Contact Us

With Retail Cratering, Loudoun Banking On Open Space, Metro To Lead Its Recovery

Loudoun County's developers have banked on experiential retail to insulate them against the rise of e-commerce, only to see the types of tenants they relied on be the most severely impacted by pandemic restrictions.

The Cobb Village Theatre at The Village at Leesburg in Leesburg, Virginia.

"For the last 18 months pre-pandemic, what we were seeing from retail in Loudoun was it was catching on fire. We were watching sales continue to go up. Retail was living in harmony with the internet. It was working, we had it going," Rappaport Executive Director of Leasing and Brokerage Susan Bourgeois said on Bisnow's Reopening Loudoun County webinar Thursday. "All the retailers we thought were internet-proof are not pandemic-proof."

Almost all of Loudoun's retailers are open, outside of the county's many movie theaters and a handful of other indoor uses, but rent collections are still way down, Bourgeois said, ranging from 20% to 65%, depending on the shopping center.

Rappaport manages, leases and owns retail properties all over the D.C. area, and she said Loudoun's have performed the best because of the abundance of space in the county, which is divided among master-planned suburbs, historic towns and villages, and farmland.

"We see the impacts of people not going to work, that impacts your lunch and fitness business," Bourgeois said. "I think Loudoun is a bit better poised — businesses weren’t surviving as much on the office component. If you look at Downtown D.C., there’s nobody."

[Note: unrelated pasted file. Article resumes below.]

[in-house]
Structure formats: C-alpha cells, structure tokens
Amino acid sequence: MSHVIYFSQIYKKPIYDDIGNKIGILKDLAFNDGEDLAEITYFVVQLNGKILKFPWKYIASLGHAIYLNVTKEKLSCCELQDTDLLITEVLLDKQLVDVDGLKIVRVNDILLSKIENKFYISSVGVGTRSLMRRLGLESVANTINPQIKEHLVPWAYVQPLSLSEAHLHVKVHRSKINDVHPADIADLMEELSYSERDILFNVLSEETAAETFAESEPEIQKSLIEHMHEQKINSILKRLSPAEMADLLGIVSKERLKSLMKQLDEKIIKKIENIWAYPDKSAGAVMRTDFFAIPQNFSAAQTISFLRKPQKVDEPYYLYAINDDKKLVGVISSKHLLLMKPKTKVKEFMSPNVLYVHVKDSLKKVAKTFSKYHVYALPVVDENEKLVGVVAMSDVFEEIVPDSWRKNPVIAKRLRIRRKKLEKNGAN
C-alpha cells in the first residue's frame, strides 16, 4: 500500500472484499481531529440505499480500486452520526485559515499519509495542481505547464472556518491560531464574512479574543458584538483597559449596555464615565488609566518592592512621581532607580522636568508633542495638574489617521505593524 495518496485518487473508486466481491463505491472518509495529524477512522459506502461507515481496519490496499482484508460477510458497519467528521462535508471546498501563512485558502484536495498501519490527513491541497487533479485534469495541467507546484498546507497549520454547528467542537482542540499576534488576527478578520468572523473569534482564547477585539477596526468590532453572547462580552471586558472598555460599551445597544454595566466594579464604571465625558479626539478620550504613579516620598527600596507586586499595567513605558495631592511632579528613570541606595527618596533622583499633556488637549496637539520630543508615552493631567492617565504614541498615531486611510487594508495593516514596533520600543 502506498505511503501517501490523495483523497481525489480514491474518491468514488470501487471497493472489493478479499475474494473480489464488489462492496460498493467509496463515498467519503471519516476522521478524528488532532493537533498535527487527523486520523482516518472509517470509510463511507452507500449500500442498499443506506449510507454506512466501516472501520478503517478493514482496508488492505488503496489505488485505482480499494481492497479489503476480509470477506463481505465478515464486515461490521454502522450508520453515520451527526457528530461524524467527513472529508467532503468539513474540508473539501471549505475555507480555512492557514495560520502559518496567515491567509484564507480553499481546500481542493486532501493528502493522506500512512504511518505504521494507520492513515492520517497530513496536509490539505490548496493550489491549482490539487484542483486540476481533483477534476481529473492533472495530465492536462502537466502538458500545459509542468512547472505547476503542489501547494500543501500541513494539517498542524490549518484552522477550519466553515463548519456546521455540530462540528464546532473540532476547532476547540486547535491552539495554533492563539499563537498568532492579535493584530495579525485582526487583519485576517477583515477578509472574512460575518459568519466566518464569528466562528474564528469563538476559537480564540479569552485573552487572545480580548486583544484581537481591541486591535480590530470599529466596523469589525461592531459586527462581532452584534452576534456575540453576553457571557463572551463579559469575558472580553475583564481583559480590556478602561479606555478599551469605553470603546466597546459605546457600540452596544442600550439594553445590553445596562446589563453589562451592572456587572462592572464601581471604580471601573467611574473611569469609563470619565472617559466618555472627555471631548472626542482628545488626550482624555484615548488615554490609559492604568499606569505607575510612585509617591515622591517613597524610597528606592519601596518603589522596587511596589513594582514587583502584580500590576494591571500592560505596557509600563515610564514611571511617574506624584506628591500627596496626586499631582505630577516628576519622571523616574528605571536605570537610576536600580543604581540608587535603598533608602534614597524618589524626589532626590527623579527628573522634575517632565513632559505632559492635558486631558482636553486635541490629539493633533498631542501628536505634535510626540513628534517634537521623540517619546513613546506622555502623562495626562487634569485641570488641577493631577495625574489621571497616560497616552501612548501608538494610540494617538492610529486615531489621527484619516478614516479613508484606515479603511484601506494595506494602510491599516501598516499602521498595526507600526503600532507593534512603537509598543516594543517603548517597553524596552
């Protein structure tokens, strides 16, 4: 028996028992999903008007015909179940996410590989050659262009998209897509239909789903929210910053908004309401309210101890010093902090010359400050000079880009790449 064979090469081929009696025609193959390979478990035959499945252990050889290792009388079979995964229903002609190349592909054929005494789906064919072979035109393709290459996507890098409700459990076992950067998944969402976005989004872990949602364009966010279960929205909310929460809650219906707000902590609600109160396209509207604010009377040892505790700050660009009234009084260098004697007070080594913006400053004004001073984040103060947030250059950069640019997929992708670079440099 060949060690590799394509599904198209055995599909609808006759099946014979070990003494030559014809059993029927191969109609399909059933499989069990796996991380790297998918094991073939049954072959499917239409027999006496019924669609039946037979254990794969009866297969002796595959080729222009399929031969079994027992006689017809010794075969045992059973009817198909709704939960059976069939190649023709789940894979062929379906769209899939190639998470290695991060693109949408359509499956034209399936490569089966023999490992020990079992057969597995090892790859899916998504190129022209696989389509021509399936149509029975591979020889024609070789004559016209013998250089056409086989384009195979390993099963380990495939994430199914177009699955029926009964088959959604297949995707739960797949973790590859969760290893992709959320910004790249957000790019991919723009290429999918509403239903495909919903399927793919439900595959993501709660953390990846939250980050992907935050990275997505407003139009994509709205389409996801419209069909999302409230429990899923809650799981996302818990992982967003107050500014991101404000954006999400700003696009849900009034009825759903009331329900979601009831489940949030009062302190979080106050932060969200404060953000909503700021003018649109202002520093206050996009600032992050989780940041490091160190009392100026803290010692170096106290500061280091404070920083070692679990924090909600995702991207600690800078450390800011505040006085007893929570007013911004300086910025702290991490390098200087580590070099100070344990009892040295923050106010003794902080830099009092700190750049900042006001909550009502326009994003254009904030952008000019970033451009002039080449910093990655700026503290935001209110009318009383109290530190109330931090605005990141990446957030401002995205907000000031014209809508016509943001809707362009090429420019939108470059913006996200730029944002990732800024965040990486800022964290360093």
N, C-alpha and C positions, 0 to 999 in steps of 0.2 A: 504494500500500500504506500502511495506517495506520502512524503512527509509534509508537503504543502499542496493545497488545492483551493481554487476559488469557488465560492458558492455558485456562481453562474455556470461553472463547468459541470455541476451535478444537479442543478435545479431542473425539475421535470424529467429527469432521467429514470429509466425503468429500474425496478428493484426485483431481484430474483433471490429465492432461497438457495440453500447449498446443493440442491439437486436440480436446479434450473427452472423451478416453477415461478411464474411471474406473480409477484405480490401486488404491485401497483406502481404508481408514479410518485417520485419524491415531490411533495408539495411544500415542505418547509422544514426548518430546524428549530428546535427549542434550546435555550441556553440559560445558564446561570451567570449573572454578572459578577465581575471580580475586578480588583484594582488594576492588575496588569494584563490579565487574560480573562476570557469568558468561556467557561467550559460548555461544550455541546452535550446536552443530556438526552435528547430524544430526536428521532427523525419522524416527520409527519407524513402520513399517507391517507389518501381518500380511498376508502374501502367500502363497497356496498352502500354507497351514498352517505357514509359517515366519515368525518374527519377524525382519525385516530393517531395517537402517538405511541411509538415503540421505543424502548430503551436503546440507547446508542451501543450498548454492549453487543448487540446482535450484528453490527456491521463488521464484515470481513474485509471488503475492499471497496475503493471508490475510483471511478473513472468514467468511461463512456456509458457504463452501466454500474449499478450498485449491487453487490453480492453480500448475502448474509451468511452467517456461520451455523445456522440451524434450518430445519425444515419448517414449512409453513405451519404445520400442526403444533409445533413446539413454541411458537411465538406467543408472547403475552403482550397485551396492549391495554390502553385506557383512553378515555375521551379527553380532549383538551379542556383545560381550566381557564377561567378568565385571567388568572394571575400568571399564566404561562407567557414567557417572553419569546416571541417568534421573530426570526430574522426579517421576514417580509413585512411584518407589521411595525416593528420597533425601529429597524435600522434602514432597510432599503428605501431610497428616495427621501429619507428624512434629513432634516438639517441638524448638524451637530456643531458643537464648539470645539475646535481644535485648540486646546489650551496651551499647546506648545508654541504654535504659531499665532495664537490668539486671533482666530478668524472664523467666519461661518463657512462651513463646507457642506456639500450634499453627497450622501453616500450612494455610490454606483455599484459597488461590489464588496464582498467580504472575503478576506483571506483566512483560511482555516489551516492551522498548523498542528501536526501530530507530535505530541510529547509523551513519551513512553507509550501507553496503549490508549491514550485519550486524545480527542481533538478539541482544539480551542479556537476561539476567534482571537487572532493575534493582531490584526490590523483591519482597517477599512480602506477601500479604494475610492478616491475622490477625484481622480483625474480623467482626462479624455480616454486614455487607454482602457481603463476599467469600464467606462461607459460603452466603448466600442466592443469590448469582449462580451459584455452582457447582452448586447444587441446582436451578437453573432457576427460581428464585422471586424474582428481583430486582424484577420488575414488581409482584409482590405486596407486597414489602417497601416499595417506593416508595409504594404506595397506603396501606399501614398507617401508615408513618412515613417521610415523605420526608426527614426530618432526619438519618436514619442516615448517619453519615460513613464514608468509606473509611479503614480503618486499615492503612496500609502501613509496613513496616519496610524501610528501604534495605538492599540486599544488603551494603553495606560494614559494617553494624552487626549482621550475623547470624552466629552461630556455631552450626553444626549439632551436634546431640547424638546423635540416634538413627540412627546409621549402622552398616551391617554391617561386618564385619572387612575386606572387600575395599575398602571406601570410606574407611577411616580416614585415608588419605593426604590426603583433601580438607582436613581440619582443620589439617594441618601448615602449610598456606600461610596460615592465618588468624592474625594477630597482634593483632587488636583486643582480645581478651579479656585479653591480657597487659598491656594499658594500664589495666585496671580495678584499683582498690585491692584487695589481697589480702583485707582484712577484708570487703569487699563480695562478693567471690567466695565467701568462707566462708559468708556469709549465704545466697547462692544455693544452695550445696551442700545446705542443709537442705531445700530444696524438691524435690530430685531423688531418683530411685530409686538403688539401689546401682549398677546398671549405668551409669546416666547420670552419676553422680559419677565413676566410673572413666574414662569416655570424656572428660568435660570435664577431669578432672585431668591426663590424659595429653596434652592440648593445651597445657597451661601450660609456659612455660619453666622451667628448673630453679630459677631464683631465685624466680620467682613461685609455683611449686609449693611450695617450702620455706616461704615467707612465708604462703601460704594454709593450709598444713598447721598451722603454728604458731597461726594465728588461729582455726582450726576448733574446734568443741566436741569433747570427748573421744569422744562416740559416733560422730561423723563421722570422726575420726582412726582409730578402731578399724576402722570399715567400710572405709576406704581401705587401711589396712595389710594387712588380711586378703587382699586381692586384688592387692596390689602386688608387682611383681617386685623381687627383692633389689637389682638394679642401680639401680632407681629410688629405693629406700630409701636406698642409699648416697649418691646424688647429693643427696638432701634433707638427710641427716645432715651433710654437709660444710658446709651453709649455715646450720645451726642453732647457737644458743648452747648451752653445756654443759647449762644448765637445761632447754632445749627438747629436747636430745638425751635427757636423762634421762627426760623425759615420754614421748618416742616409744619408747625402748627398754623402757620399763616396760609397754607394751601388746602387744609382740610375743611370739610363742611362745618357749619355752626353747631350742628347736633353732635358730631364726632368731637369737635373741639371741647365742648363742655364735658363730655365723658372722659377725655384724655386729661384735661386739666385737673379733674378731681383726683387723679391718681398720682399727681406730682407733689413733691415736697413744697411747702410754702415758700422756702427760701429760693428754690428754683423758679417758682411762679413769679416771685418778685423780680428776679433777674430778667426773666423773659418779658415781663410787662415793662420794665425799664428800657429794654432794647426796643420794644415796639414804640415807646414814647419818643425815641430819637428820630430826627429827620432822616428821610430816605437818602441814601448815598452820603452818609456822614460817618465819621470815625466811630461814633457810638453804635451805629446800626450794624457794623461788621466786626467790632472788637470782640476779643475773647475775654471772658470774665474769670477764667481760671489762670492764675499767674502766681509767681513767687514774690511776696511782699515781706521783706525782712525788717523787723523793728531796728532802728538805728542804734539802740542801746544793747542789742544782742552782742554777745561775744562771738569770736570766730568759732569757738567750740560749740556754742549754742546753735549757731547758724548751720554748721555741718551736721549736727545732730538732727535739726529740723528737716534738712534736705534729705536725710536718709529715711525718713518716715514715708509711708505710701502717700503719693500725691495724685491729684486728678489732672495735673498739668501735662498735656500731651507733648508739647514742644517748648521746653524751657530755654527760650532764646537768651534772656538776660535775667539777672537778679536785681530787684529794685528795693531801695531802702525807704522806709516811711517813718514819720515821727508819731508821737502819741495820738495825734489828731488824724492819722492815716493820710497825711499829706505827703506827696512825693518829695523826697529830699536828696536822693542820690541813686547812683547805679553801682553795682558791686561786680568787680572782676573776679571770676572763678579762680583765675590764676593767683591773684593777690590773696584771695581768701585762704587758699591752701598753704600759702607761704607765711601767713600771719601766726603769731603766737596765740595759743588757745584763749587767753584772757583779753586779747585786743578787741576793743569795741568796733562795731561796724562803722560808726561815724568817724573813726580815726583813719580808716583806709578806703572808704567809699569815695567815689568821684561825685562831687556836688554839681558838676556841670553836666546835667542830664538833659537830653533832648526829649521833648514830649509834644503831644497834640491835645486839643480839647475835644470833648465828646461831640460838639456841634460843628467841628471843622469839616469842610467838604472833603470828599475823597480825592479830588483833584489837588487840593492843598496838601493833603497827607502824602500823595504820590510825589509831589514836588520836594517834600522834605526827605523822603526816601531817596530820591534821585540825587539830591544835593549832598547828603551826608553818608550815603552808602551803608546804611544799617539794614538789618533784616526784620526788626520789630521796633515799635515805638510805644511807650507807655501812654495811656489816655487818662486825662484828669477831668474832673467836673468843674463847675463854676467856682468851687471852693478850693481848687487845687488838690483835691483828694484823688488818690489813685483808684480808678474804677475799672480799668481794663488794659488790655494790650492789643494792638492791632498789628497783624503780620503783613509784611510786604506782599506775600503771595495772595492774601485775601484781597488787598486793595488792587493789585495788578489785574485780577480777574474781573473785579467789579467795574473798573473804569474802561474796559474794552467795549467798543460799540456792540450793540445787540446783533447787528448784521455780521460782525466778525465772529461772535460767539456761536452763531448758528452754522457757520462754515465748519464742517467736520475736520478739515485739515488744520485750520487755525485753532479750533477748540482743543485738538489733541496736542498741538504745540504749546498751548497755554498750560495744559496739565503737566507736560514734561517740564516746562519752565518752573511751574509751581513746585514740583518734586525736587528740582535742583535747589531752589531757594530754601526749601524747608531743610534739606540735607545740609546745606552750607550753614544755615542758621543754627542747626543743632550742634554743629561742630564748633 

Despite years of delays, construction on the Silver Line extension into the county is progressing and expected to be complete next year. The timing of Metro's delivery is critical, as the county has multiple development sites entitled for mixed-use projects with heavy office components, almost none of them built.

With an expected shift in office demand to less dense offices still accessible via transit, Loudoun's leaders see a chance to see its first significant boost in office demand in years.

"Loudoun is very fortunate that we have a real opportunity to really take advantage of the new normal when it comes to office product," Loudoun County Economic Development Executive Director Buddy Rizer said on the webinar. "With two greenfield developments around Metro, we have the opportunity to create the office of the future."

While it is likely too late for a new office building to open alongside the county's two Metro stops beyond Dulles International Airport — much to many stakeholders' chagrin — Rizer said he is in discussions with technology companies looking at spaces at the developments planned around the Loudoun Gateway and Ashburn stations.

"Companies are going to put more focus on ventilation systems, more focus on layout, more hard offices as opposed to open workplaces," he said. "They’re still moving forward and still see the value of office. There’s going to be remnants of this that will probably last decades."